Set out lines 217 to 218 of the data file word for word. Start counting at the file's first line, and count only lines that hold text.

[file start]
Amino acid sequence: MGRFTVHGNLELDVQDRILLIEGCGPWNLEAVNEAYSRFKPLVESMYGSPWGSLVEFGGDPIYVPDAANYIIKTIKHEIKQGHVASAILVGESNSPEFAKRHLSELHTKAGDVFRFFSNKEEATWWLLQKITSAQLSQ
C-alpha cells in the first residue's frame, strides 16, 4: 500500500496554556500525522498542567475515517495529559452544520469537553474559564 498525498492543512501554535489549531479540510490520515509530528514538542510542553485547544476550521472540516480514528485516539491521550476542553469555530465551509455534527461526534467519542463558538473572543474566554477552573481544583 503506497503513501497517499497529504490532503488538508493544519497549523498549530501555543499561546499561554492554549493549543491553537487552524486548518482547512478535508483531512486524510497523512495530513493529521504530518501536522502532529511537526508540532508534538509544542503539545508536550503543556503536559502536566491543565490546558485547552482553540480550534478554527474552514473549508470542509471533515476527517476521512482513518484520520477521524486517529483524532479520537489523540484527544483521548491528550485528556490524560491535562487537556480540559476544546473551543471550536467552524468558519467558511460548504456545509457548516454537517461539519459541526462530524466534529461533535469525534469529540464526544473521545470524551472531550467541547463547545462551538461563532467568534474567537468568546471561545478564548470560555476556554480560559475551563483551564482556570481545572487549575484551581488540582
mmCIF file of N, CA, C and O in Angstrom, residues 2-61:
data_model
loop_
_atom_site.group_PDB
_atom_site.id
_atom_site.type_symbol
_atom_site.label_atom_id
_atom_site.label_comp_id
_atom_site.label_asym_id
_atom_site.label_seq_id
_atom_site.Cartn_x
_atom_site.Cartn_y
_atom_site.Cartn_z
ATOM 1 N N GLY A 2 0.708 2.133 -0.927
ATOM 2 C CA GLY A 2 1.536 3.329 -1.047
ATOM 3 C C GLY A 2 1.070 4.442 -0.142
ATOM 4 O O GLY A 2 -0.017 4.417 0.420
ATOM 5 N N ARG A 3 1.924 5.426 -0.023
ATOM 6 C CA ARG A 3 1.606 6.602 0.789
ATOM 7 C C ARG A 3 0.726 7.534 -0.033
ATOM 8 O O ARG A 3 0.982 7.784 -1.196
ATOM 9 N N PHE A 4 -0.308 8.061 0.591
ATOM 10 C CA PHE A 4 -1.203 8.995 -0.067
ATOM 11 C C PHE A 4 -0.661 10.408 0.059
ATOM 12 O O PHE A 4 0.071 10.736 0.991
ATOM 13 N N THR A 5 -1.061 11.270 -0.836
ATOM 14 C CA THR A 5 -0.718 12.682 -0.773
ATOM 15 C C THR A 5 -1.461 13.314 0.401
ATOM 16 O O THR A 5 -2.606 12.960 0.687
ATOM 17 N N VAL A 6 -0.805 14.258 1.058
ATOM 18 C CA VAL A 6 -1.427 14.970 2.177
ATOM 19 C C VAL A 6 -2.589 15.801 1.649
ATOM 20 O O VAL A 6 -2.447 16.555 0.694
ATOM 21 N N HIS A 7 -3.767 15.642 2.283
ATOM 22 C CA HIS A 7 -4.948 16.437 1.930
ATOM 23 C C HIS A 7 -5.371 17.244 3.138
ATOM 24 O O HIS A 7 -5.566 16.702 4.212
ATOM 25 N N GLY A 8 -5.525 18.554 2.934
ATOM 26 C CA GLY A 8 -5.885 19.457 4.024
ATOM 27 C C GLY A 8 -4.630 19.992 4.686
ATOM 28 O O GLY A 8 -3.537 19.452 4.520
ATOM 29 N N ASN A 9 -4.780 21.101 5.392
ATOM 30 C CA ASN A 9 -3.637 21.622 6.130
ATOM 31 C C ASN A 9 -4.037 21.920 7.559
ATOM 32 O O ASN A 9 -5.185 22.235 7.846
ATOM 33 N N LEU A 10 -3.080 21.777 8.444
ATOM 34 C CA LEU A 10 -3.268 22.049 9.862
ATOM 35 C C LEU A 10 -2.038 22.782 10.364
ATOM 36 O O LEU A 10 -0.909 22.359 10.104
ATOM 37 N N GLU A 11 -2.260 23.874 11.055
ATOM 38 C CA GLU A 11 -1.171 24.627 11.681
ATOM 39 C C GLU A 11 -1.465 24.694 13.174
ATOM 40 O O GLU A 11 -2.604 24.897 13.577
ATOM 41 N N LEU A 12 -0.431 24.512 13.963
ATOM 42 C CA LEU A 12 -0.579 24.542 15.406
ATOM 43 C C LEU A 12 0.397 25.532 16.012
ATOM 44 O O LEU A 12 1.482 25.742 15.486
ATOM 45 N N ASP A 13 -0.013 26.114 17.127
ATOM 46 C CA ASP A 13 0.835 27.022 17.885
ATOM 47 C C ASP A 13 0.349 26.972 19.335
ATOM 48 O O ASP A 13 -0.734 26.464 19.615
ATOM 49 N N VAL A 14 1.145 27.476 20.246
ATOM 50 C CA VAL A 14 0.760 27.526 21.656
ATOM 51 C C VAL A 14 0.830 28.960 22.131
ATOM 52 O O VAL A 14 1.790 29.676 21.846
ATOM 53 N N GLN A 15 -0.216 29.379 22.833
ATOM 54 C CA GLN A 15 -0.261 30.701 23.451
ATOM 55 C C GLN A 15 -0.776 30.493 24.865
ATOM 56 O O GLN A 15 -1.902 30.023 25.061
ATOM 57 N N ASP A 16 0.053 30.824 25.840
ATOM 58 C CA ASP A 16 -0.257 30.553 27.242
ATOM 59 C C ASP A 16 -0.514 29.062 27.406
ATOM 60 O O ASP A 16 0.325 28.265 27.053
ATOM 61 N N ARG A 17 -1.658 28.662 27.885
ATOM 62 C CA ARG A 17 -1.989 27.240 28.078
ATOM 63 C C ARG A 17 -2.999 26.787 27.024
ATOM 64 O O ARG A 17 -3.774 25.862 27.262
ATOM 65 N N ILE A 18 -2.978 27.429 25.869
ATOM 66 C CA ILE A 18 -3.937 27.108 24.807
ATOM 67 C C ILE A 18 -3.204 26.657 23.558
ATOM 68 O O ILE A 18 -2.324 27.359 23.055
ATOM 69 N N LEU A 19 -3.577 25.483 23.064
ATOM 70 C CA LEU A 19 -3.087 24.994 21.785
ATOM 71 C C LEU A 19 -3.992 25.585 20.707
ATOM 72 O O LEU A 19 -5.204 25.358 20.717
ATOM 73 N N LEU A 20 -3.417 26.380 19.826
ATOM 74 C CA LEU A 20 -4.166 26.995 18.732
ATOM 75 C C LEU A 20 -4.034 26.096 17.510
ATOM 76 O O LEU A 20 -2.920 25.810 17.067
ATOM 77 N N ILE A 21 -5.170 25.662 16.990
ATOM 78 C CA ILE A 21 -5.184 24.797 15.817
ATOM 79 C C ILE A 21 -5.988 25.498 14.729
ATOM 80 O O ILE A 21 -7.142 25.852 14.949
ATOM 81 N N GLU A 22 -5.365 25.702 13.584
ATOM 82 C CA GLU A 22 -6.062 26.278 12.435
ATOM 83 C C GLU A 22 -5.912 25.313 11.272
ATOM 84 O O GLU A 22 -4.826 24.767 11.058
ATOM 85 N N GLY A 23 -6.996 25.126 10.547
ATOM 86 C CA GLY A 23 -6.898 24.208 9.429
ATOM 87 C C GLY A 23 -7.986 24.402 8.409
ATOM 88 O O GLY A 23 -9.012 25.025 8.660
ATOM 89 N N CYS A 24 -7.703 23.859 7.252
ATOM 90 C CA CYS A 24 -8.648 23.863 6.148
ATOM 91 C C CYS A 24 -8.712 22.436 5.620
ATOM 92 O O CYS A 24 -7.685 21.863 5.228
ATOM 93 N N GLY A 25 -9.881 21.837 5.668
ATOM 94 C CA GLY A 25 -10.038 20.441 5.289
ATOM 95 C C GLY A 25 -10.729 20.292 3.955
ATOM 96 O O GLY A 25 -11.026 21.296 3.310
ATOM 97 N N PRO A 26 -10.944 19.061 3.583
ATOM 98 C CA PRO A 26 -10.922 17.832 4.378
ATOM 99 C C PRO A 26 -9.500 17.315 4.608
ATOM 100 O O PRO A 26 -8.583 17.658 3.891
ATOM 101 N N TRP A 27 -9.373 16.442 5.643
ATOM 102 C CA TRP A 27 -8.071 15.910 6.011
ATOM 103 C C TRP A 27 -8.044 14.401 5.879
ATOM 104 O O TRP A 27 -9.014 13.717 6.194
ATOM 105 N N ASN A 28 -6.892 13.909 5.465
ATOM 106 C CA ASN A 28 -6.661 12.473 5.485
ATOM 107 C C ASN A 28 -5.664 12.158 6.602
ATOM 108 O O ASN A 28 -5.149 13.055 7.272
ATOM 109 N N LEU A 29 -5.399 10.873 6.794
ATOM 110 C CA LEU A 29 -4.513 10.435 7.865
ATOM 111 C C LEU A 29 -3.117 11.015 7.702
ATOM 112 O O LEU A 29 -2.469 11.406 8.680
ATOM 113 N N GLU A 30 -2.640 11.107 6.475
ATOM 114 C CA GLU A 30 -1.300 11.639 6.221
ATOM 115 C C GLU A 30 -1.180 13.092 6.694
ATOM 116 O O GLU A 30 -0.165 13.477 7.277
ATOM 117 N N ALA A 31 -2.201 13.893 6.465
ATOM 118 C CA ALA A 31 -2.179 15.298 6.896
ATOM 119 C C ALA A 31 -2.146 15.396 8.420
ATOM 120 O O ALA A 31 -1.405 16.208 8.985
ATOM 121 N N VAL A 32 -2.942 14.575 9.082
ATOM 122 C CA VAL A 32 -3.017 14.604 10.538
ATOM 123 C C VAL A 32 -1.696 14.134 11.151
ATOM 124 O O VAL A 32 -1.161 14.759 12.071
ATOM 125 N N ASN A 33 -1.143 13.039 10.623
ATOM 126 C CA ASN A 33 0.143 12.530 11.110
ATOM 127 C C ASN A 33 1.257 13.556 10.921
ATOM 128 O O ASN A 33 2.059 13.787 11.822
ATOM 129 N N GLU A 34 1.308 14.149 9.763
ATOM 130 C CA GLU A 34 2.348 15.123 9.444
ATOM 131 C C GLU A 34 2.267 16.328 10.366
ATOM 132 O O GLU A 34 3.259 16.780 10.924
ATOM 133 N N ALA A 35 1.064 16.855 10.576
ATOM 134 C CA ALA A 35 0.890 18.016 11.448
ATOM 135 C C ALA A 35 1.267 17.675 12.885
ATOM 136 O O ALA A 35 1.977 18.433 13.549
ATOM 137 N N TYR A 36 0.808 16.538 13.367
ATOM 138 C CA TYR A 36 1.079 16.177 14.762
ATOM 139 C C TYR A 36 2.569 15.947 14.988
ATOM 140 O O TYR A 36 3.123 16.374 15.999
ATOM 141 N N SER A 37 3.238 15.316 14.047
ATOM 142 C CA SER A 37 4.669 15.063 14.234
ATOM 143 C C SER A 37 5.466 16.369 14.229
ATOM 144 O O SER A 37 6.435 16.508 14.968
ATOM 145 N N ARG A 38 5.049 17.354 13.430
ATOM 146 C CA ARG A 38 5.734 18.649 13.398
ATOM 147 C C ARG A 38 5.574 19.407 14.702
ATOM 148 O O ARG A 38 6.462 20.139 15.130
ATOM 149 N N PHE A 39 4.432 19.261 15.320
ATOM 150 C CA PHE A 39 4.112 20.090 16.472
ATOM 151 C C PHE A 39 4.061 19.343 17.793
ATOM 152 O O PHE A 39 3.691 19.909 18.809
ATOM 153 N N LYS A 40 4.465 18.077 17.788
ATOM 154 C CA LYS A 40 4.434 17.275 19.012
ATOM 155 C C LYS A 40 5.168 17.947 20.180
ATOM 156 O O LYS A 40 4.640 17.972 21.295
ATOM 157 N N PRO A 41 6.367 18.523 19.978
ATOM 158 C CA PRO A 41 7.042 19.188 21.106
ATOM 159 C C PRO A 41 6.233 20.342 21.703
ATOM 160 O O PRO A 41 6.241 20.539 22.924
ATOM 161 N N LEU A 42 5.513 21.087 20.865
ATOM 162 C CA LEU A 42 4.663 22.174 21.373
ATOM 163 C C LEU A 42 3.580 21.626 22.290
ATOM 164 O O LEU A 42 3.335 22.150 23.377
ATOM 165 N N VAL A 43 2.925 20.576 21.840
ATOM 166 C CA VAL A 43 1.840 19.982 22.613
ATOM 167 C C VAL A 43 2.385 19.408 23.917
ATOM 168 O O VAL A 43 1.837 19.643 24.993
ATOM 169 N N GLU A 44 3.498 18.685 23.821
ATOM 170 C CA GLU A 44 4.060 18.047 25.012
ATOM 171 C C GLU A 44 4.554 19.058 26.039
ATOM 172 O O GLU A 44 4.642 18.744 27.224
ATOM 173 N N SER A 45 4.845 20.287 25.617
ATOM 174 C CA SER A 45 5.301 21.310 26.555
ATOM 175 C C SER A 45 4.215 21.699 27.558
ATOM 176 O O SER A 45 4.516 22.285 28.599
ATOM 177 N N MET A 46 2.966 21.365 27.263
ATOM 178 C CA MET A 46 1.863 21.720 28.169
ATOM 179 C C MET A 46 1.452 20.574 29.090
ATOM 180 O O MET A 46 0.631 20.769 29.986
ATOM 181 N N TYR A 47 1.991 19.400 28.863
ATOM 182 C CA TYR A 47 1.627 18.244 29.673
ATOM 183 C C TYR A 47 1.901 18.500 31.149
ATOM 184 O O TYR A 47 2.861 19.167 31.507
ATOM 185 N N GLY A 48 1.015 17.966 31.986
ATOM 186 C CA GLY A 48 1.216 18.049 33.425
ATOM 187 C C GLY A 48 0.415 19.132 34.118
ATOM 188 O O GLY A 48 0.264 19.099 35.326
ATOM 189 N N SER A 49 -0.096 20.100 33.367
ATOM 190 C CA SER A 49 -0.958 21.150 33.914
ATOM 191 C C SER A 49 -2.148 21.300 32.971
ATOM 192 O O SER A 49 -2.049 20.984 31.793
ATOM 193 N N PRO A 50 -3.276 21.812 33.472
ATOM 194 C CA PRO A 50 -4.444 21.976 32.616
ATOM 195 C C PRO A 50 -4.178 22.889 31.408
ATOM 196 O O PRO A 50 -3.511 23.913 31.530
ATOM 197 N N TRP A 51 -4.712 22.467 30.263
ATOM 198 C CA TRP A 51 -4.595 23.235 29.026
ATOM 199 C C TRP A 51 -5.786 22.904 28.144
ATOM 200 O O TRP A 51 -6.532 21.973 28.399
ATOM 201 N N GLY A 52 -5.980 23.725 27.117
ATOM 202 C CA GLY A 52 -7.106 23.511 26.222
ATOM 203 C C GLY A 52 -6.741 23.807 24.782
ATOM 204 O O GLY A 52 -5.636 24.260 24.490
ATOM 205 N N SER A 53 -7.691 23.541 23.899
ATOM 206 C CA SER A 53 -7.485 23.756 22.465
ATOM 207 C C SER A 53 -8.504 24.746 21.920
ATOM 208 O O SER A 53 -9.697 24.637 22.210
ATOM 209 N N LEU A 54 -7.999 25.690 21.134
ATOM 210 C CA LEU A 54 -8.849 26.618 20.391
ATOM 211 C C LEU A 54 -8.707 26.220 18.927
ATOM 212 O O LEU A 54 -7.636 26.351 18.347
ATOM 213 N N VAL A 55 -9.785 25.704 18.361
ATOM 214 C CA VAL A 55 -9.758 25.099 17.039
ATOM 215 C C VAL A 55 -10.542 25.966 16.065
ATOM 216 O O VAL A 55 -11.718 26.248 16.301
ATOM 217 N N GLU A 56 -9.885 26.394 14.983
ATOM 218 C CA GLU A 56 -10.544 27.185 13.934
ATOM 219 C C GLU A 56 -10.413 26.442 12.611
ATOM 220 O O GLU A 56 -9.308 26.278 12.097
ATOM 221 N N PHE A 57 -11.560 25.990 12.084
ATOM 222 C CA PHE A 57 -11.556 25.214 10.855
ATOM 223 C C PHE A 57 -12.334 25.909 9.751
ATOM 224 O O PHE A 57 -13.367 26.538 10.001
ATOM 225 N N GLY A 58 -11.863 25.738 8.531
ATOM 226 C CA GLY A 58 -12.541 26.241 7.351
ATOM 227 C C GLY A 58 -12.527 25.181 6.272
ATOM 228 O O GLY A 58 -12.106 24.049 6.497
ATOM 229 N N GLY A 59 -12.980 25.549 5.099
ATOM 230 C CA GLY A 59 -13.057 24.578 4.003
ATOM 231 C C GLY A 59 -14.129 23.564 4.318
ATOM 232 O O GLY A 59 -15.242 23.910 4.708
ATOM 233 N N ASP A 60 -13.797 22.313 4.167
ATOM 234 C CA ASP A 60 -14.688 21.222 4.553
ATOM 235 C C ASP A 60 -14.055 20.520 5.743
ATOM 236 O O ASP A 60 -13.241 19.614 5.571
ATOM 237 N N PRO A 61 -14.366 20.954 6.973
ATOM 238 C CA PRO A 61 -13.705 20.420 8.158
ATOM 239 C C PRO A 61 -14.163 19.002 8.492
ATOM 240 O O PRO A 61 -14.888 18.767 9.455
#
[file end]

ATOM 202 C CA GLY A 52 -7.106 23.511 26.222
ATOM 203 C C GLY A 52 -6.741 23.807 24.782